These commonly overlooked non-verbal communication choices can provide a plethora of information about the intentions, emotions, and motivations. We do this unconsciously, and it happens with every confrontation, conversation, and interaction we engage in. The magic lies in the utilization and active interpretation of these signals to improve your listening skills and your communication skills.

Our brains were designed for interpreting our world, which is why we are so good at recognizing subtle nuances and underlying disconnect within our casual encounters. So, when we begin to notice conflicting messages between verbal and non-verbal communication, our brain takes us down a path of troubleshooting.

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Which messages are consistent with this theme over time? Which statements aren’t aligning with what they’re really trying to tell me? How should I interpret their words and body language?

Suppose we want to break things down even further. In that case, one must understand that body language is usually a subconscious event, meaning that we rarely think about our body language. This happens because our brain’s primary focus is to string together words and phrases for verbal communication, which usually requires a higher level of processing. This doesn’t mean that body language will always tell the truth, but it does provide clues to help us weigh information, which can be pretty beneficial in the long run.

Actively interpreting body language can provide you with an edge in your communication skills. It can also be used as a tool to connect with the individual you are speaking to. This process is deeply ingrained into our human fabric and utilizes similar methods babies use while learning new skills from their parents’ traits during the early years of development.

Mirroring a person’s posture or stance can create a subtle bond, facilitating a sense of feeling like one another. This process is triggered via the activation of specific brain regions through the stimulation of specialized neurons called mirror neurons.[5] These particular neurons become activated while watching an individual engage in an activity or task, facilitating learning, queuing, and understanding. They also allow the person watching an action to become more efficient at physically executing the action, creating changes in the brain, and altering the overall structure of the brain to enhance output for that chosen activity.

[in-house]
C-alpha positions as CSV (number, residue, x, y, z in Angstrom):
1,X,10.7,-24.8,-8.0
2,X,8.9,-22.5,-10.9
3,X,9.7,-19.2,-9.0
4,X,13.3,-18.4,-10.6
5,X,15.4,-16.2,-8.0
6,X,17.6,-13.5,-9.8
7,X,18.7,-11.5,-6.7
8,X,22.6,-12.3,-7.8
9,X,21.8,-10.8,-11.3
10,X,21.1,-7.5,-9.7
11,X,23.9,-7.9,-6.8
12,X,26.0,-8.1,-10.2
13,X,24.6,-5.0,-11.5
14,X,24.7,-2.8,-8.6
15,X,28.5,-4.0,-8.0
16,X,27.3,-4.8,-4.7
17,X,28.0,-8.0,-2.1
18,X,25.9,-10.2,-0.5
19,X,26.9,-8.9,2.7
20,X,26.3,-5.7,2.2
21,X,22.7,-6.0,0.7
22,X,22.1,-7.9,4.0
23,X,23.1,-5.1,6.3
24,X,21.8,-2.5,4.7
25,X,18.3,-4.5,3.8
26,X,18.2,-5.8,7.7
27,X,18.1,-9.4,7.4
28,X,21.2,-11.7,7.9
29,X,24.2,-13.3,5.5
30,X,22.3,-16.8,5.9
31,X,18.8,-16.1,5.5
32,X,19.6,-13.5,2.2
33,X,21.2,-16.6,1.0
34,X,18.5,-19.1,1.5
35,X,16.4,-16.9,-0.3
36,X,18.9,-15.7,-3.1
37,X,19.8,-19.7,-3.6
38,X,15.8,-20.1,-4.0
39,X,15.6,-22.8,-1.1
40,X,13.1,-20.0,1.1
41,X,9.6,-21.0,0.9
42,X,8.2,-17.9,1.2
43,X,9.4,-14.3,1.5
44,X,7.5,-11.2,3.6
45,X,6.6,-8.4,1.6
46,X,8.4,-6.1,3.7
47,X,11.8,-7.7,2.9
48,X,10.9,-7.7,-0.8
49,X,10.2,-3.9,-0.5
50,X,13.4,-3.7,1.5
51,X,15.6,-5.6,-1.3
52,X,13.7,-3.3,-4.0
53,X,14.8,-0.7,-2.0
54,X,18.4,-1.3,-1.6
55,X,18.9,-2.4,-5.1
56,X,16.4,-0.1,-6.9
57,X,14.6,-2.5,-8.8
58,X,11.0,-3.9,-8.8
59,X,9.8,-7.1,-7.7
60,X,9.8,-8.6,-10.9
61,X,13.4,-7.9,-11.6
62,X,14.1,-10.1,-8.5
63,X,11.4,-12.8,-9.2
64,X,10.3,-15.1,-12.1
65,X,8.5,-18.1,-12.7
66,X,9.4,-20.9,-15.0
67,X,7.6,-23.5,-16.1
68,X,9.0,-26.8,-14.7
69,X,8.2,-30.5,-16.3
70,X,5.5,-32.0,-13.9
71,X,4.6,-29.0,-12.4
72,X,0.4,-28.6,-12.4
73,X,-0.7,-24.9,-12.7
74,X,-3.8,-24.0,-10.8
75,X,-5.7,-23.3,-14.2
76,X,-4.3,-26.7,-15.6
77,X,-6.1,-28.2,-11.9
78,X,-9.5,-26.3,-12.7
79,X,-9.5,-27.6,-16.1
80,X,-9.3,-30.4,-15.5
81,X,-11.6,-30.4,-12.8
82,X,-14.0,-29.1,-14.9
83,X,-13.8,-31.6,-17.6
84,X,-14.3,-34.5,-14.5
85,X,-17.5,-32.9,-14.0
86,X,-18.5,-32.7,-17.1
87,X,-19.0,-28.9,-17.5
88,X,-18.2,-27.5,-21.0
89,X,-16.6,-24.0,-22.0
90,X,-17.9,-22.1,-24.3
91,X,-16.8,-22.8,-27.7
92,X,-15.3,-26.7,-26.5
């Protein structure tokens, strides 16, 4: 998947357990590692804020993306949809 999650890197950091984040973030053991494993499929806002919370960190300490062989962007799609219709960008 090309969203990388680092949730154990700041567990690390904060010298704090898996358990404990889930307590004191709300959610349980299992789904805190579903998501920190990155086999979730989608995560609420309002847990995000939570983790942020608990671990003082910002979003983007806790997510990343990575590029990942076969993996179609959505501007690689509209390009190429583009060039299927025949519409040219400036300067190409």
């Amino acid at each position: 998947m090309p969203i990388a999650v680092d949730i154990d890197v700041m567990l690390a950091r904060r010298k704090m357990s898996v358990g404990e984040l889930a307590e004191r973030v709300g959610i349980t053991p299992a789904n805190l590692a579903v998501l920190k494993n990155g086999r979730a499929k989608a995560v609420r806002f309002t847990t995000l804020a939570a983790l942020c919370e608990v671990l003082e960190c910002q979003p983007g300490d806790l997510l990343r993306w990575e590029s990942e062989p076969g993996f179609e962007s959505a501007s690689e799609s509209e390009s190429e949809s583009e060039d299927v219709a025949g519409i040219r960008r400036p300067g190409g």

Listening with intention can make you understand your colleague, and when paired together with mirroring body language, you can make your colleague feel like you two are alike. This simple trick can facilitate a greater bond of understanding and communication within all aspects of the conversation.

Eliminate All Distractions, Once and for All

As Jim Rohn says, “What is easy to do is also easy not to do.” And this is an underlying principle that will carry through in all aspects of communication. Distractions are a surefire way to ensure a lack of understanding or interpretation of a conversation, which in turn, will create inefficiencies and a poor foundation for communication.

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This should come as no surprise, especially in this day in age where people are constantly distracted by social media, text messaging, and endlessly checking their emails. We’re stuck in a cultural norm that has hijacked our love for the addictive dopamine rush and altered our ability to truly focus our efforts on the task at hand. And these distractions aren’t just distractions for the time they’re being used. They use up coveted brainpower and central processes that secondarily delay our ability to get back on track.

Gloria Mark, a researcher at UC Irvine, discovered that it takes an average of 23 minutes and 15 seconds for our brains to reach their peak state of focus after an interruption.[6] Yes, you read that correctly—distractions are costly, error-prone, and yield little to no benefit outside of a bump to the ego when receiving a new like on your social media profile.

Meetings should implement a no-phone policy, video conference calls should be set on their own browser with no other tabs open, and all updates, notifications, and email prompt should be immediately turned off, if possible, to eliminate all distractions during a meeting.

These are just a few examples of how we can optimize our environment to facilitate the highest levels of communication within the workplace.

Actions Speak Louder Than Words

Effective communication in the workplace doesn’t have to be challenging, but it does have to be intentional. Knowledge can only take us so far, but once again, knowing something is very different than putting it into action.

Just like riding a bike, the more often you do it, the easier it becomes. Master communicators are phenomenal listeners, which allows them to be effective communicators in the workplace and in life. If you genuinely want to own your communication, you must implement this information today and learn how to improve your listening skills.

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Choose your words carefully, listen intently, and most of all, be present in the moment—because that’s what master communicators do, and you can do it, too!

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Featured photo credit: Mailchimp via unsplash.com

Reference